What You Need to Know About Quitting Painkillers

The Safe Way to Quit Painkillers

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There are many reasons why you might want to stop taking painkillers, but before you decide to quit cold turkey, know this: doing so is dangerous. You should not stop taking painkillers without consulting your doctor first. If not, you may go into painkiller withdrawal.

Quitting your painkiller cold turkey can be disastrous and even dangerous, especially if you have a chronic pain condition. This is true whether you are taking NSAIDs or other analgesicsopioidsanticonvulsants or antidepressants to control your chronic pain symptoms, and it's especially true if you have been on your medication long enough to develop a physical dependence.

There is a big difference between dependence and addiction. Dependence is when the body becomes accustomed to the medication. This can happen even if the medication is being administered in a safe, controlled way. With addiction, it's generally implied that the medication is interfering with an individual's life in some way. There are several criteria for addiction, including tolerance and taking a substance in larger amounts or for longer than intended.

Opioid Withdrawal

When you abruptly stop taking opioids, or narcotics, your body can go into withdrawal. Some common opioid withdrawal symptoms include:

  • anxiety
  • increased heart rate, breathing rate and blood pressure
  • profuse sweating
  • nausea
  • vomiting
  • abdominal cramps
  • diarrhea
  • insomnia
  • dilated pupils
  • muscle aches and pains
  • restless legs or muscle twitches

While these symptoms may not seem so bad initially, consider this: opioid withdrawal can last anywhere from 5 to 10 days.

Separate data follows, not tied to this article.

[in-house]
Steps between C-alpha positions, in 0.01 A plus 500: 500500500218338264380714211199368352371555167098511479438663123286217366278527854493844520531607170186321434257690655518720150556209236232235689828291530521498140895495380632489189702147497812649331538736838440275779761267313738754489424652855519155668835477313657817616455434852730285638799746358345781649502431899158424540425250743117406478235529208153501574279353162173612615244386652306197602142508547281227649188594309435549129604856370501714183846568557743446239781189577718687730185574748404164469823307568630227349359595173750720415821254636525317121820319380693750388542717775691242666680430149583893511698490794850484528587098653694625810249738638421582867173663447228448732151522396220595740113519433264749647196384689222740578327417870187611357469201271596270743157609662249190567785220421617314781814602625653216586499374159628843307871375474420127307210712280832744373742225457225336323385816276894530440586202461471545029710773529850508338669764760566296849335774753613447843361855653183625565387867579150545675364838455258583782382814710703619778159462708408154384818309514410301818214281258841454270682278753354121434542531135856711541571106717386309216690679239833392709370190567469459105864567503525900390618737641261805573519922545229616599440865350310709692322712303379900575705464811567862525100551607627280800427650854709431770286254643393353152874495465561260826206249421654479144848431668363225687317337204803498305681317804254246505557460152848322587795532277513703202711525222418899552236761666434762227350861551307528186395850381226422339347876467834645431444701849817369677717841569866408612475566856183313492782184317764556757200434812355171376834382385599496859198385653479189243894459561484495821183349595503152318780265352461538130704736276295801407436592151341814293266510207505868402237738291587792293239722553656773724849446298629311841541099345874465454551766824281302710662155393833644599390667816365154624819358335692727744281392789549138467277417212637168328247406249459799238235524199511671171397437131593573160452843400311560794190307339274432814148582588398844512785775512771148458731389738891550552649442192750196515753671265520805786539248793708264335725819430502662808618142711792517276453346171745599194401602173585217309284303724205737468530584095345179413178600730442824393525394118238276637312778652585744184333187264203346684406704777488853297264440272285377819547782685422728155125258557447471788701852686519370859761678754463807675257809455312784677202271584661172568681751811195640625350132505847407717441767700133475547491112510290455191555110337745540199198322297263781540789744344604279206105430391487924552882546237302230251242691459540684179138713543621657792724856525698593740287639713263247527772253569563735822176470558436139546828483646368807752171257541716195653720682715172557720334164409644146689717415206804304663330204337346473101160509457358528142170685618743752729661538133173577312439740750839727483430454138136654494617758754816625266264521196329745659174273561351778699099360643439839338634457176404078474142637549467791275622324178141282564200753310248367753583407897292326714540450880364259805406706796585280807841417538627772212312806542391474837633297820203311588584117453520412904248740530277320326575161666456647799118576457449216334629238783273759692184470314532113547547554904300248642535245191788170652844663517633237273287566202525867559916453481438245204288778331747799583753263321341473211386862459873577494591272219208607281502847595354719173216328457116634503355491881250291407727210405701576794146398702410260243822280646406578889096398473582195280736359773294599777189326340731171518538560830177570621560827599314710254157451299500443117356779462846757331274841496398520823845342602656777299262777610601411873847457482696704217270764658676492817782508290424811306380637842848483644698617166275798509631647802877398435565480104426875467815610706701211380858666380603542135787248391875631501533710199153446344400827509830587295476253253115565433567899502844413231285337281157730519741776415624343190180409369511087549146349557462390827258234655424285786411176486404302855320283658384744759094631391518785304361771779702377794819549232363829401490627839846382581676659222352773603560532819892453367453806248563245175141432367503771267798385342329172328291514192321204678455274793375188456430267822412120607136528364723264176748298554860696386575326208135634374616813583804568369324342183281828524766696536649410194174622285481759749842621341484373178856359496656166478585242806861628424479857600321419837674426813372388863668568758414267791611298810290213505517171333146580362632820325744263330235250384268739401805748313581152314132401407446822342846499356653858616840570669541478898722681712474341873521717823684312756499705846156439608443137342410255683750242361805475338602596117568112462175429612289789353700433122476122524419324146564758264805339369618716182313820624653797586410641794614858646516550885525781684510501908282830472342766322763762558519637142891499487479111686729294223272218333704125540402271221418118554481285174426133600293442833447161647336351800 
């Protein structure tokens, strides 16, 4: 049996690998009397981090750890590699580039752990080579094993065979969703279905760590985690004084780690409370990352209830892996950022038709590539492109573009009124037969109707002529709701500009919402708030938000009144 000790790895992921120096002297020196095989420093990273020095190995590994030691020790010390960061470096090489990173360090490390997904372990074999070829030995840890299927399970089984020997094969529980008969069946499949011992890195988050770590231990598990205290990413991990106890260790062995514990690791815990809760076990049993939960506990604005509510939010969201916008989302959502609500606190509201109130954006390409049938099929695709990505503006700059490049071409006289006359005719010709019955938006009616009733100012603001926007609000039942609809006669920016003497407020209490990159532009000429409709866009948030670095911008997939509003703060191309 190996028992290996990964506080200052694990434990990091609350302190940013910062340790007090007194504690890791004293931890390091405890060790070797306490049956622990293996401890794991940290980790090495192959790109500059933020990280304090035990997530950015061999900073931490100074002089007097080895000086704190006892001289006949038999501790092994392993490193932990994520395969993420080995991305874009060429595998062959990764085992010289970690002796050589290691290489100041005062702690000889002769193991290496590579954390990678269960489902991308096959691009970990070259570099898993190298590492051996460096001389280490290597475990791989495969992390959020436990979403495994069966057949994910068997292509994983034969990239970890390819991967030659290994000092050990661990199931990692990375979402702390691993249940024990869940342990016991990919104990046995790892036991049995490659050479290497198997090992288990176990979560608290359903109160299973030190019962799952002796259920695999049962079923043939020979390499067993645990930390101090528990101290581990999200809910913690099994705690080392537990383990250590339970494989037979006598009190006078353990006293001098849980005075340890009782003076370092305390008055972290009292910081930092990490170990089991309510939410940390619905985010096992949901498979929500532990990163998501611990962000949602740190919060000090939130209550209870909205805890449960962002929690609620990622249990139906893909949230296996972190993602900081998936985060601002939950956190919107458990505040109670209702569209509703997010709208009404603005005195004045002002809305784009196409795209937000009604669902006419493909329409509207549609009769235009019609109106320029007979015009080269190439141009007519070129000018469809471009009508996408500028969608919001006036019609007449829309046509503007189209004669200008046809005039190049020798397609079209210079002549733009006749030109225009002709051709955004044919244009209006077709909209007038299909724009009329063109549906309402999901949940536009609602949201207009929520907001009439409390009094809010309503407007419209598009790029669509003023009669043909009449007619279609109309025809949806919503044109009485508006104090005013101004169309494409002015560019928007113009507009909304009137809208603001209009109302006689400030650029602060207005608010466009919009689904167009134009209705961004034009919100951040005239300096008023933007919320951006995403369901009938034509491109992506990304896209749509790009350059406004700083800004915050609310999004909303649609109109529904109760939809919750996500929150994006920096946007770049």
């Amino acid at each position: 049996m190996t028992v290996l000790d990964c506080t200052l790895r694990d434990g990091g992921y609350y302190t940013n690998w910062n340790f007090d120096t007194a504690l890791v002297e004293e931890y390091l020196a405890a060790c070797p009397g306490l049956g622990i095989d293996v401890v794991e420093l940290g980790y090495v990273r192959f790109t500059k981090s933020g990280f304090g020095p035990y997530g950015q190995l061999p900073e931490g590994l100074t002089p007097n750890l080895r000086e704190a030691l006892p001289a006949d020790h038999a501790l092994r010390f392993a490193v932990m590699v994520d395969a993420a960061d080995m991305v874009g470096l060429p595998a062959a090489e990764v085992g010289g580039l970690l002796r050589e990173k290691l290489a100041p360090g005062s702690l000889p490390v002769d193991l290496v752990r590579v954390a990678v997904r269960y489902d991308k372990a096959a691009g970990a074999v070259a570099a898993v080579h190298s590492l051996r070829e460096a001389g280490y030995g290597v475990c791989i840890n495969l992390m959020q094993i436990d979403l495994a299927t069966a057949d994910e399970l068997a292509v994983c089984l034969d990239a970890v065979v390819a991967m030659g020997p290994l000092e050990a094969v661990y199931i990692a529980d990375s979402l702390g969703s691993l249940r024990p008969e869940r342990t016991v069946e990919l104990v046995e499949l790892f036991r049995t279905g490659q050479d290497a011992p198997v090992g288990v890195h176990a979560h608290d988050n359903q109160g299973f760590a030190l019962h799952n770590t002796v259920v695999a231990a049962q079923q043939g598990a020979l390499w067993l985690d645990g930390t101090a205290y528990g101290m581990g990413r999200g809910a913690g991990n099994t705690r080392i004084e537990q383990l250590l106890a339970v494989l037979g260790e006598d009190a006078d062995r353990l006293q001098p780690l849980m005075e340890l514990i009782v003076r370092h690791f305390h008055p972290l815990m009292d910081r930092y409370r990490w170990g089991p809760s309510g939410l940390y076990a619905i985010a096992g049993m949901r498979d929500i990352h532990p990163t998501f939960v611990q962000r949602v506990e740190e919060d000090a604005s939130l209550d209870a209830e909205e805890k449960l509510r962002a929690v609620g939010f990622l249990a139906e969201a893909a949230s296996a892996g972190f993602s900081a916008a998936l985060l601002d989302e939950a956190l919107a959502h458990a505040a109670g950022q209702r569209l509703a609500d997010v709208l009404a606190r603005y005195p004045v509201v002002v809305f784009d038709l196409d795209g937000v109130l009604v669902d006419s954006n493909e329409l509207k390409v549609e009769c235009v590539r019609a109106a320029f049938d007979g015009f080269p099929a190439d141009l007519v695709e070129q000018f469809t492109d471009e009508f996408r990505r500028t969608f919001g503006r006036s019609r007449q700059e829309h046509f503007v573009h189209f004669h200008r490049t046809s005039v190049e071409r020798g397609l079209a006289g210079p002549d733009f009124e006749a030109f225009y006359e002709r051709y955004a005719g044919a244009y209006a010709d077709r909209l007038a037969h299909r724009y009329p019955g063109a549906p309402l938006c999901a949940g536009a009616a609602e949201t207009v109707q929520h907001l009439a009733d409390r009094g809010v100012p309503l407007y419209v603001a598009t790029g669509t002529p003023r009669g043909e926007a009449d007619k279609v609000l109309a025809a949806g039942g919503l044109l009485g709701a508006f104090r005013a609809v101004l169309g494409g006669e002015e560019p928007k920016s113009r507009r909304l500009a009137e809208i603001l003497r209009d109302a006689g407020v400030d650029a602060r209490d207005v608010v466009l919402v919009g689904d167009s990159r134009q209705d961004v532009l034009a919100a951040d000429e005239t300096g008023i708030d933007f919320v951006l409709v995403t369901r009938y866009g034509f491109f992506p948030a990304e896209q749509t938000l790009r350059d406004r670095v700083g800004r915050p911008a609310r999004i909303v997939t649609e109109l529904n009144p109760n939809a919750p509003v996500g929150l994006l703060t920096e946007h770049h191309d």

Additionally, it only takes your body a mere 2 weeks to become dependent upon opioids. Even if you've only been taken opioids for a few months, it's best not to quit suddenly.

Anticonvulsant & Antidepressant Withdrawal

The withdrawal symptoms of anticonvulsants are similar to those of opioids, except for one more risk: seizures.

You can have a seizure after suddenly quitting anticonvulsants even if you have never had one before. Believe it or not, anticonvulsant withdrawal typically lasts longer than opioid withdrawal.

Antidepressants have a milder withdrawal phase than opioids and anticonvulsants. The most common antidepressant withdrawal symptom is anxiety, which can cause increased heart rate, profuse sweating and rapid breathing. You may also find your mood to be lower than normal during antidepressant withdrawal, though this is more common if you had mood difficulties prior to your treatment for chronic pain.

NSAID Withdrawal

Though it's typically uncommon to develop a dependence on NSAIDs, even with prolonged use, there are still consequences of stopping abruptly. If you regularly take NSAIDs to control inflammation and swelling, you can expect it to return again. Increased swelling may increase your pain again, which can have secondary withdrawal consequences. You may experience anxiety simply because new pain tends to have this effect.

How to Quit Taking Painkillers Responsibly

If you want to quit taking your pain medication, make sure you do it the right way. First and foremost, contact your doctor. Tell them why you want to stop taking your pain medication and listen to what he or she has to say. There may be new alternatives that will work better for you, or your doctor may simply adjust your dosage. Whatever you do, do not stop taking your medication on your own.

If you are set on quitting, your doctor will create a schedule that will wean you off of your pain medication gradually and safely. Even with a slow weaning process, however, you may experience some withdrawal symptoms. Still, they will be much milder than if you quit cold turkey.

See Also


National Institute of Drug Abuse. NIDA InfoFacts: Prescription and Over-the-Counter Medications. Accessed 5/2/09.

National Pain Foundation. Abrupt Withdrawal from Medications — Information and Caution. Accessed 5/2/09.

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